Columns and walls used to form the body of a Greek temple and were the part on which the roof rested. Large buildings in ancient Greece used to have many columns around and outside the walls of the main room (the “cella – where the precious and impressive statue of the god or goddess was situated). Large temples often had columns in their interior as well. The columns of the temples were initially made of wood, later on though they were made of different types of stone. Marble was the most impressive material of all!
Over the years, the columns not only supported the roof but also gave a special form to the temple depending on the three orders (styles) to which they belonged.
An order? Yes indeed! Greek temples belonged to an… order! (architectural one of course)
The architectural orders of the Greek temples are three:
We can understand the order to which an ancient building belongs by observing the form of the external columns as well as the form of the upper part that stands above them, called “the entablature”.
Columns consist of the base, the main body and of the capital on the highest part. The columns main body is not usually plain and smooth but carved with vertical flutes.
What do the three column types differ in?
In their base: The Doric order columns have no distinct base. On the contrary, the Ionic and the Corinthian order columns have a sculpted base.
In the column flutes: The Ionic and the Corinthian order columns have a greater number of vertical flutes than the Doric.
In the column capital: The form of the capital in each order is different, either relatively plain or more decorated and composite.
Slide the bar to explore the parts different capital types.
Looking at the column capital is the best way to find out the order to which the columns of a temple belong!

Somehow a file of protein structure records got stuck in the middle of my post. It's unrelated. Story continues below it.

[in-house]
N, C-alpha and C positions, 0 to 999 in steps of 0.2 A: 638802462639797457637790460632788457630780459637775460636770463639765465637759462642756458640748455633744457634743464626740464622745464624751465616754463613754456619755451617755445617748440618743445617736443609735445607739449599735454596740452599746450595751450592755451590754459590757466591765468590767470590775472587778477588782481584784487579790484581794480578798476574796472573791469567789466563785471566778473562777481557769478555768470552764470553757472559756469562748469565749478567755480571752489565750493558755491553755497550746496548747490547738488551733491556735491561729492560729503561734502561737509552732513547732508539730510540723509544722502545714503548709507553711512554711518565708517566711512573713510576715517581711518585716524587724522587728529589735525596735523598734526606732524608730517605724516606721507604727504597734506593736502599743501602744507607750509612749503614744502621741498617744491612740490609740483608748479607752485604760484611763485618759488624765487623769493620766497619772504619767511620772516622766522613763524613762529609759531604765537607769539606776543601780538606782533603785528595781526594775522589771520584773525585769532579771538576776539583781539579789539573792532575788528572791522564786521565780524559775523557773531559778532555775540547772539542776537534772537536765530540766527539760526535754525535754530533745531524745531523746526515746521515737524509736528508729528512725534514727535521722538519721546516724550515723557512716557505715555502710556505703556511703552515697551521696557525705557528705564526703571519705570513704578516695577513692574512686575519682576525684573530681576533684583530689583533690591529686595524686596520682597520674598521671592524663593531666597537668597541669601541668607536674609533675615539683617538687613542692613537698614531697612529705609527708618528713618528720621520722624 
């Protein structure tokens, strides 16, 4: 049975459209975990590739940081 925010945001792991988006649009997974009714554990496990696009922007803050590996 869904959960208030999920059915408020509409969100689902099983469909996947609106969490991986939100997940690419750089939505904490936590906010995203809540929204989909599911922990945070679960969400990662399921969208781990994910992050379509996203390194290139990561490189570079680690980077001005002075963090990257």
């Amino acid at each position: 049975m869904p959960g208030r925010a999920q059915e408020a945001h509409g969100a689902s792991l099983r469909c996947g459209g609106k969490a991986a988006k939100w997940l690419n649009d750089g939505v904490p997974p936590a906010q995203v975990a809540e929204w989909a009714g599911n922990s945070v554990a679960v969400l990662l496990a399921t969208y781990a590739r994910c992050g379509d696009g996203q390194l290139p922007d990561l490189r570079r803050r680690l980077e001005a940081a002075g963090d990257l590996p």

The Doric order capital consists of a square slab (the “abacus”) on its upper part and of another one of lightly curved form (the “echinus”) below.
The Ionic order capital also has an “abacus” on its upper part and an “echinus” on its lower part. In between there is a characteristic pair of sculpted volutes.
The Corinthian order capital also has an “abacus”, just below it there is the main part named “calathus” (=basket) consisting of a basketlike form with sculpted acanthus leaves and small volutes.
Slide the bar to explore the parts of the Doric capital.
Slide the bar to explore the parts of the Ionic capital.
Slide the bar to explore the parts of the Corinthian capital.
You can easily now recognize a plain, severe and robust Doric building from a more elegant and richly decorated Ionic or Corinthian one!
Two are the orders that you may see at the Acropolis monuments: The Doric and the Ionic ones!
Is it made of one or more pieces?
The body of the columns is made of more than one piece, named “drums” (or “spondyloi”). Sometimes the column body may consist of one unique piece of stone, like the columns of the Athena Nike Temple.
Nowadays, during the restoration works that take place at the Acropolis monuments, the ancient and damaged columns are usually completed with drums made of new marble. Today, special machinery is used to cut the flutes on these drums. The final fluting, however, is achieved by hand. The cutting of the flutes on the new supplements of the Parthenon columns is a very characteristic example of this procedure.